WATCH: When It Comes to Food Safety, How a Whole Chicken Differs From the Sum of Its Parts

May 12, 2015
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by Patrice Taddonio Assistant Director of Audience Development

It was the fall of 2013, and a severe outbreak of salmonella poisoning had spread to more than a dozen states.

In multiple cases, public health officials had linked the bacteria back to chicken from Foster Farms — the biggest poultry producer on the West Coast.

So how could it be that over the preceding several years, the U.S. Department of Agriculture’s (USDA) inspection arm, the Food Safety and Inspection Service (FSIS), had failed to detect dangerous levels of salmonella contamination in three Foster Farms plants suspected of causing the outbreak?

As FRONTLINE reveals in the below excerpt from tonight’s new documentary, The Trouble with Chicken, they were looking in the wrong place.

Though 80 percent of the chicken sold today has been cut up into parts, FSIS inspectors were largely focused on testing whole chickens.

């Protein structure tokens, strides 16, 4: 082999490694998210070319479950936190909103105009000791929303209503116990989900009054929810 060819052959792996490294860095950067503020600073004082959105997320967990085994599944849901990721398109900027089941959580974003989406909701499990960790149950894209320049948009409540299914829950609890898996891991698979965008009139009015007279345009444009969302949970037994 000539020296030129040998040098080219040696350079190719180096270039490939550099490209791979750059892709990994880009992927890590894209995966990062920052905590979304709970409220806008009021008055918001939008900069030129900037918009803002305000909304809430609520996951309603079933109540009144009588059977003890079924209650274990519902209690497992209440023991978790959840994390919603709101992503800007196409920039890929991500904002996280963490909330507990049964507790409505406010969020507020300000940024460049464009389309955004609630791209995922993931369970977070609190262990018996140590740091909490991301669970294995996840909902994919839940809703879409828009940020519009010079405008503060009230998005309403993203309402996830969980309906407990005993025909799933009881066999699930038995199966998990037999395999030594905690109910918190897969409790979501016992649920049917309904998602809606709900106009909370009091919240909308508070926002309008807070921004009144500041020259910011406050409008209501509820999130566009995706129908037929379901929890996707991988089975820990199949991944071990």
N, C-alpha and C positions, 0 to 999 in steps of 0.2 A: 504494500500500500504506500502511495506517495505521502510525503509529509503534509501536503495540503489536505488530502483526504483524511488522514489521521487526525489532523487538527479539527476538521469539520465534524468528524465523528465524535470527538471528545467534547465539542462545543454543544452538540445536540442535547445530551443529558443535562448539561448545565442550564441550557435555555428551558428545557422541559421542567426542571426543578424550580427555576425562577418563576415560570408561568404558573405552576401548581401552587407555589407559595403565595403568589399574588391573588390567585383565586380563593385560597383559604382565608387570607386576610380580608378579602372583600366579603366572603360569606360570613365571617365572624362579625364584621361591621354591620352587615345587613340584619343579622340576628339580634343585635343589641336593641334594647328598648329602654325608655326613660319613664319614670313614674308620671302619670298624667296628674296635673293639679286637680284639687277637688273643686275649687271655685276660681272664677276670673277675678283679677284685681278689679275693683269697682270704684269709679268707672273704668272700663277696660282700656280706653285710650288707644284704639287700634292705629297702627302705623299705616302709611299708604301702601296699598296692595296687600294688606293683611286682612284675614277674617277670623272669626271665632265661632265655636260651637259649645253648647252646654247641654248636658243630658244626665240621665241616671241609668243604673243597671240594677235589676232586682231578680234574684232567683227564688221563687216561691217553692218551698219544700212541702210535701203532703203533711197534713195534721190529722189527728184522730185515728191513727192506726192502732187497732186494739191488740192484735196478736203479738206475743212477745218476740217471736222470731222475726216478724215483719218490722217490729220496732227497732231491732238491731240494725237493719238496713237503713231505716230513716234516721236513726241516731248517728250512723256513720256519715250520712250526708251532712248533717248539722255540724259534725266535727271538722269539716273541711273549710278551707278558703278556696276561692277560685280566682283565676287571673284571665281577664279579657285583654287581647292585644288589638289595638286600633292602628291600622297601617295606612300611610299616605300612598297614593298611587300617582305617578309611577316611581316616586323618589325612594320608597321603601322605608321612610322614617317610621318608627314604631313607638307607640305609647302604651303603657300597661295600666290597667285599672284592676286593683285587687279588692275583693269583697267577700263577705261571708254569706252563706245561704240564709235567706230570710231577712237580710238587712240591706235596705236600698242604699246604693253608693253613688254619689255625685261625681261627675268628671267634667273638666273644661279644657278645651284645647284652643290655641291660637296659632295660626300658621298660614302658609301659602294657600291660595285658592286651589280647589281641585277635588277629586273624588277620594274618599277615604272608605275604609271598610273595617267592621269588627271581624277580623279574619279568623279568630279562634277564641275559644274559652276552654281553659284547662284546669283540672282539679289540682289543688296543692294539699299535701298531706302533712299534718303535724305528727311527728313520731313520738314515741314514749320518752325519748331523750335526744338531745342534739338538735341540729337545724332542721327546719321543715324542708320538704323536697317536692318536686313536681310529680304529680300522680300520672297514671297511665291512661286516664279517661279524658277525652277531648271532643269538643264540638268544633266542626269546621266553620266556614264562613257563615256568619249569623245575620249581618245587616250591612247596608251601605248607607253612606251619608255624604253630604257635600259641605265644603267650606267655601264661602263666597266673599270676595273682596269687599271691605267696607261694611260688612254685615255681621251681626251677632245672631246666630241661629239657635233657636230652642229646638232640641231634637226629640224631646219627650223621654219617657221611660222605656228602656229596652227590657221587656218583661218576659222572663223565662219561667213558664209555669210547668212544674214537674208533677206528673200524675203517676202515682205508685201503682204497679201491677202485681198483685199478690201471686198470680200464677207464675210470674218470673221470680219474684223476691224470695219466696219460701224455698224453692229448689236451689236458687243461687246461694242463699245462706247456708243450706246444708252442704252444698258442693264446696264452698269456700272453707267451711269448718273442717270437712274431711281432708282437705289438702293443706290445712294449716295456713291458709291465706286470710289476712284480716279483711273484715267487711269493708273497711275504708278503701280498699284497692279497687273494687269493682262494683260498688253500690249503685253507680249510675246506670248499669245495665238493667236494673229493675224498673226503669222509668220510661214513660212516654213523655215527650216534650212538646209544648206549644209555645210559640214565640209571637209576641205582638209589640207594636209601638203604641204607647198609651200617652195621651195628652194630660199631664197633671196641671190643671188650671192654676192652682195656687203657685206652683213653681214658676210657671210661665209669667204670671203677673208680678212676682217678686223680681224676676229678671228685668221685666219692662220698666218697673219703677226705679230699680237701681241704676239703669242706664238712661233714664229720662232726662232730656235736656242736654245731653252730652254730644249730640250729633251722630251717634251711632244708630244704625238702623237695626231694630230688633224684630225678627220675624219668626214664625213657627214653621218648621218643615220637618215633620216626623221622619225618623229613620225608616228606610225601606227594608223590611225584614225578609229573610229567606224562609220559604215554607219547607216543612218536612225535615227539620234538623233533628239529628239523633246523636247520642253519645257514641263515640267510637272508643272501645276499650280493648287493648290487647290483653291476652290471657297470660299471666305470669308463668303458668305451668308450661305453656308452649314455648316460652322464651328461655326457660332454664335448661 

That’s a problem — as cutting up whole chickens is a process that can release salmonella buried in the skin:

 

The whole-versus-parts dilemma is just one of the issues facing America’s poultry regulation system, which has been criticized as outdated and ineffective.

As FRONTLINE reveals in The Trouble with Chicken tonight, many of today’s inspection practices are rooted in laws passed more than a century ago. Inspectors test less than one bird a day, even in plants that process hundreds of thousands daily. That testing doesn’t measure the amount of salmonella found or differentiate between innocuous and dangerous types of the bacteria.

It all adds up to a seeming contradiction: A company can be meeting the government’s salmonella performance standards at the same time that their product is causing an outbreak of foodborne illness. And ultimately, the USDA has very little authority to get tainted meat off the market — instead, relying on companies to implement voluntary recalls.

“Between 1998 and 2012, chicken and turkey have been associated with 278 salmonella outbreaks in at least 41 states — and that’s just the tip of the iceberg, since most cases go unreported or unsolved,” says David E. Hoffman, FRONTLINE’s correspondent in The Trouble with Chicken. “Is it fair to make consumers shoulder so much of the risk of foodborne illness?”

To learn more about the rise of dangerous pathogens in our poultry, and why the U.S. food safety system hasn’t stopped the threat, watch The Trouble with Chicken tonight at 10 p.m. EST on PBS stations (check local listings) and online.

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